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South Carolina judge temporarily blocks six-week abortion ban  

Planned Parenthood won an order halting enforcement of a new law that would ban most abortions after fetal cardiac activity is detected.

CHARLESTON, S.C. (CN) — A South Carolina law banning most abortions after about six weeks was in effect for only a day before a judge temporarily halted its enforcement.

The South Carolina Supreme Court will determine if the state's so-called "fetal heartbeat" law is constitutional before the injunction is lifted, Circuit Court Judge Clifton Newman ruled after an emergency motion hearing in Richland County.

The judge's decision from the bench Friday morning means women can continue to obtain abortions through 22 weeks of pregnancy in the Palmetto State, though other regulations largely block access after the first trimester.

Doctors at Planned Parenthood clinics in Columbia and Charleston waited for news from the courthouse Friday afternoon that Newman had signed an official order blocking the law. Molly Rivera, a spokeswoman for Planned Parenthood South Atlantic, said 77 women were scheduled to obtain abortions that day and the majority had been pregnant for more than six weeks.

Planned Parenthood South Atlantic filed the emergency motion Thursday with the state's three other outpatient abortion providers. The motion was filed less than an hour after Republican Governor Henry McMaster signed Senate Bill 474 into law, banning abortions after the detection of fetal cardiac activity, or about six weeks into a pregnancy. The law allows limited exceptions for fatal fetal abnormalities, rape, incest or to protect the mother's life.

"We will continue fighting to protect the lives of the unborn in South Carolina and the constitutional law that protects them," McMaster said on social media Friday. "I hope that the Supreme Court will take this matter up without delay."

The providers argued the law's immediate enforcement would irreparably harm their patients. The clinics would have to cancel procedures for women whose pregnancies had advanced beyond six weeks, forcing them to travel out of state for an abortion — if they were able to obtain the procedure at all.

Some women would be forced to carry pregnancies to term against their will. Others would turn to self-managed abortion by buying pills or other items online that may be unsafe or expose them to criminal risk, providers argued in the motion.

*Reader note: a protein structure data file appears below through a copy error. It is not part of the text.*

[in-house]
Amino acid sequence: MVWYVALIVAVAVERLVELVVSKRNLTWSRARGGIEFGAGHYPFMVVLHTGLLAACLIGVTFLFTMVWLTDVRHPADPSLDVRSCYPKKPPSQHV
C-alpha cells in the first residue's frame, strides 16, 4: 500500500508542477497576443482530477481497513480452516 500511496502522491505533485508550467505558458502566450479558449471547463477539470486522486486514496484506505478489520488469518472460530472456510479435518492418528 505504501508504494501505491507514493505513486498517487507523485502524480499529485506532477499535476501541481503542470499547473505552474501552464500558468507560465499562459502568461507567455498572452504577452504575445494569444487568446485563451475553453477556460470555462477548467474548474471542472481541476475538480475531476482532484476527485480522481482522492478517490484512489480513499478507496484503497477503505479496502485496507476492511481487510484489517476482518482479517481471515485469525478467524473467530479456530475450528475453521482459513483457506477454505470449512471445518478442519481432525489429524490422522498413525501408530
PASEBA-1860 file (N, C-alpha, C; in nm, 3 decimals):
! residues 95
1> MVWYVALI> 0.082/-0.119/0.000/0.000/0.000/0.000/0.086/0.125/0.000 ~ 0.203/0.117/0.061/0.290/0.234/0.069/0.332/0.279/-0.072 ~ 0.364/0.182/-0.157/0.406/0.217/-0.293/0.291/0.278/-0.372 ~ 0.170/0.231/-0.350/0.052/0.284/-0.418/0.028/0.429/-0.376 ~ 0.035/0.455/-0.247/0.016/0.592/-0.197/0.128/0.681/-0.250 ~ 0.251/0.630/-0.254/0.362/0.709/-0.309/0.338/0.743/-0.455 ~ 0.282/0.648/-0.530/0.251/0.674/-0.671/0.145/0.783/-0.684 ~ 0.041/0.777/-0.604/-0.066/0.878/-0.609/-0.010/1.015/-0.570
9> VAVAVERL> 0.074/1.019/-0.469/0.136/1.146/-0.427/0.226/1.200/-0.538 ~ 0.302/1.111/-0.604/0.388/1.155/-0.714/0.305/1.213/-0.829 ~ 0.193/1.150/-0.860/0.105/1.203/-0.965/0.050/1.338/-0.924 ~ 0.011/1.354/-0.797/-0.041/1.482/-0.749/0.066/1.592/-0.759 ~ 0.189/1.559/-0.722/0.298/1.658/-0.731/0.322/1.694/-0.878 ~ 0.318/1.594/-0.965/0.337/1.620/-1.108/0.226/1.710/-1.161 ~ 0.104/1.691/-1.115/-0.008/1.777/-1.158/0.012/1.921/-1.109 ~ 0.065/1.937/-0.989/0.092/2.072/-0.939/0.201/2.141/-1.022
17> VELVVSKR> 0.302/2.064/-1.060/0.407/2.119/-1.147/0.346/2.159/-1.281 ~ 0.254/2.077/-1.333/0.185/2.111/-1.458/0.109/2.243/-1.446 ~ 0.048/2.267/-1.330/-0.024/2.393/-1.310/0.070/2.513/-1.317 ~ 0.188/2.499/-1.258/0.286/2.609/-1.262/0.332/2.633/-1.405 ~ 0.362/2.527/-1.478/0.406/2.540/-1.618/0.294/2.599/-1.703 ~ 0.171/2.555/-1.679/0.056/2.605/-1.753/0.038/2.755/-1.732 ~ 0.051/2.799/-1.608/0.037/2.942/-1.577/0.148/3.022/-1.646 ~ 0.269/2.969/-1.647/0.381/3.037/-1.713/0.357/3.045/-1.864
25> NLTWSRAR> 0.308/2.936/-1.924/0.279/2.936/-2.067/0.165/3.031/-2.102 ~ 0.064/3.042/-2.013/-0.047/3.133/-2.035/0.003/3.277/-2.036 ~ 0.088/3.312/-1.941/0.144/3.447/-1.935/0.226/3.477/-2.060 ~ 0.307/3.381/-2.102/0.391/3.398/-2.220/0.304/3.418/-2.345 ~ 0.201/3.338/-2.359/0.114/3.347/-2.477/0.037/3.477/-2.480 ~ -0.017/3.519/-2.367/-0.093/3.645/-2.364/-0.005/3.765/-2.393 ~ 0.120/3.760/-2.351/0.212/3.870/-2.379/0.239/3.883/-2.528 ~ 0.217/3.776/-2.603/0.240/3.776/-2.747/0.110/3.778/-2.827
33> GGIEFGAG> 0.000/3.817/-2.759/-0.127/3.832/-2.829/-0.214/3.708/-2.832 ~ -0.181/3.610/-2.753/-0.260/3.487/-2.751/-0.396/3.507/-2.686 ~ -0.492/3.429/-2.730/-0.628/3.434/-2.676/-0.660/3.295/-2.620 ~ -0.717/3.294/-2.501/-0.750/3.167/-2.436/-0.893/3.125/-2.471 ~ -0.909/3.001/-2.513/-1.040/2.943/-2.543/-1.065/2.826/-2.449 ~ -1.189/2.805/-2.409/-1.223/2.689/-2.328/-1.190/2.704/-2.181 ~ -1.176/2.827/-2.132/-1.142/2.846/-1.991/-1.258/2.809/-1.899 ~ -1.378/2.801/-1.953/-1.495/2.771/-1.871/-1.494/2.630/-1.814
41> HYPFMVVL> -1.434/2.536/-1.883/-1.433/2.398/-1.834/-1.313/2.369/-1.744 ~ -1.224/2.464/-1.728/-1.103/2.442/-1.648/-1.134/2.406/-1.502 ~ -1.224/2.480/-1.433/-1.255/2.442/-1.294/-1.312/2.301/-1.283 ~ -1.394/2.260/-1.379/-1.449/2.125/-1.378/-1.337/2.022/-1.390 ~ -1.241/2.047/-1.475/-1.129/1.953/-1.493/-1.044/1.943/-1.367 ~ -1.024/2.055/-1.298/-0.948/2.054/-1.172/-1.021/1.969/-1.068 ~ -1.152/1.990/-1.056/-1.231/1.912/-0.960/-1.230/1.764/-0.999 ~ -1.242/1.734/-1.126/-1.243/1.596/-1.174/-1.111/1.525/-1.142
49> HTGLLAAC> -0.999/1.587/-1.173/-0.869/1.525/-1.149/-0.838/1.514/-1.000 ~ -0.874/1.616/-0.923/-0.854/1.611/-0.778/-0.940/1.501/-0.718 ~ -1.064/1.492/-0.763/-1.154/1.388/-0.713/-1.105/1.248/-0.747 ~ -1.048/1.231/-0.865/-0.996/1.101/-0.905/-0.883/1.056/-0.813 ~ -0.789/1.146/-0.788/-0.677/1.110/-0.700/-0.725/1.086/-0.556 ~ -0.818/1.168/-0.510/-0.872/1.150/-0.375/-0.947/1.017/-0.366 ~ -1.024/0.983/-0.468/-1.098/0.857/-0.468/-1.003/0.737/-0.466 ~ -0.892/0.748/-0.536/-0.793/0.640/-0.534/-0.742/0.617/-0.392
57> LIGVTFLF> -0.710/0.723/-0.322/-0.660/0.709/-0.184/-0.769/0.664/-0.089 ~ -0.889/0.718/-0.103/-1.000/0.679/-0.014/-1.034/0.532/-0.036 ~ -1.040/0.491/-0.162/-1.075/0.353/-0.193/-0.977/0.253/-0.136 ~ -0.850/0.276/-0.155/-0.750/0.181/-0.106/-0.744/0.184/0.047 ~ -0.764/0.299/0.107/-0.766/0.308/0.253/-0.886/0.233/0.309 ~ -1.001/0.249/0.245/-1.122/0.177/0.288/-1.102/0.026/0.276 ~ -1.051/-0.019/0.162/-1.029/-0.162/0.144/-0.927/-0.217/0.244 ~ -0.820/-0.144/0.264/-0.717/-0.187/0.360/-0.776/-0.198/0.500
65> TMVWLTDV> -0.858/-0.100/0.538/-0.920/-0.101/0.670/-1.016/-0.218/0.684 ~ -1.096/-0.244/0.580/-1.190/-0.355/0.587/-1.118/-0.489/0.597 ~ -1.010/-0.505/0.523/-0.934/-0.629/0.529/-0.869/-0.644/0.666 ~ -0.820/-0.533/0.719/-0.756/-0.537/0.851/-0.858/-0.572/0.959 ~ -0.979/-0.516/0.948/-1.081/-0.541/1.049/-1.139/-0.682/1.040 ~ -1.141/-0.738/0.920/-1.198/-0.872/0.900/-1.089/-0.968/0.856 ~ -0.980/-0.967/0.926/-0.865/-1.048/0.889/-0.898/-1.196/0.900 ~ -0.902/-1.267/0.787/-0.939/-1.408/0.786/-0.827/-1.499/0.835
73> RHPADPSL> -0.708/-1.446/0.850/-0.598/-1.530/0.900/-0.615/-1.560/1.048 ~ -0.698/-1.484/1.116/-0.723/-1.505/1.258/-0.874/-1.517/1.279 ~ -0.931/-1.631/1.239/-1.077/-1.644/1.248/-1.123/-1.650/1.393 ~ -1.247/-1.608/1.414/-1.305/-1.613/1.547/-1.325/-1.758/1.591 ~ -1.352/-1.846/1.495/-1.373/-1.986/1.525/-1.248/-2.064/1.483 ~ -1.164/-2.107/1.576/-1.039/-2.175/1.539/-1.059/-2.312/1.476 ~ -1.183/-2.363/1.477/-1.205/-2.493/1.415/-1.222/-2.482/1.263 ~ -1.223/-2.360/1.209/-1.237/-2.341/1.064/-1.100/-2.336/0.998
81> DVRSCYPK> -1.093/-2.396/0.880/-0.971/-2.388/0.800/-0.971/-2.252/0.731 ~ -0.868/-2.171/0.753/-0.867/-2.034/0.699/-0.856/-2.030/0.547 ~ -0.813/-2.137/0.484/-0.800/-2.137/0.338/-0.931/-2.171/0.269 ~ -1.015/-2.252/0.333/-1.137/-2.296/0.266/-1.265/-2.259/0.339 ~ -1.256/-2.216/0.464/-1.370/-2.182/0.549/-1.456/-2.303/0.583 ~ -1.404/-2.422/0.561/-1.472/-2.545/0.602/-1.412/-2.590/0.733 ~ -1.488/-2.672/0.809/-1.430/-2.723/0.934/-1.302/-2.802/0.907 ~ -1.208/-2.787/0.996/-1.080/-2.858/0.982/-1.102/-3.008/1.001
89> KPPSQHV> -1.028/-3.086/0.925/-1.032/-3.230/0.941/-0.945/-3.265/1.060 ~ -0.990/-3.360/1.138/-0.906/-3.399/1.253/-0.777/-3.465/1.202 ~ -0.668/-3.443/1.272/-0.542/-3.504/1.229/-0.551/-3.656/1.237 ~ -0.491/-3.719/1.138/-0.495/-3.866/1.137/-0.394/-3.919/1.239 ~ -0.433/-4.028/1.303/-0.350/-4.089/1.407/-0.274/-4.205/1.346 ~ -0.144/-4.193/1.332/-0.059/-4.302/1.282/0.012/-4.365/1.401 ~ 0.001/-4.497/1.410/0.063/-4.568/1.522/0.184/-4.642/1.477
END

More than 1,000 women were denied abortions at Planned Parenthood’s two clinics in Charleston and Columbia after an abortion ban went into effect last summer following the U.S. Supreme Court's decision to overturn Roe v. Wade.

That law, which largely mirrors the one signed Thursday, was struck down by the South Carolina Supreme Court earlier this year for violating women’s right to privacy under the state constitution.

The new ban has the same flaws that made the high court nix the old one, according to the providers. Pregnancies often go undetected for more than six weeks, thus foreclosing the opportunity for most women to obtain an abortion.

“By banning abortion upon identification of embryonic or fetal cardiac activity, the Act prevents pregnant people from exercising autonomy over their bodies, and in turn, the course of their lives,” the motion states.

The South Carolina Attorney General’s Office argued in a response that the plaintiffs misread the court’s earlier decision.

Based on the Supreme Court's prior ruling, the providers also asked Newman to find the new law unconstitutional.

Circuit judges do not rule on the constitutionality of statutes except in "extreme circumstances," Newman said. Instead, he ordered for the case to be sent directly to the South Carolina Supreme Court.

The abortion law was passed during a special legislative session this month amid contentious debate.

Categories:Civil Rights, Government, Health, Law, Regional

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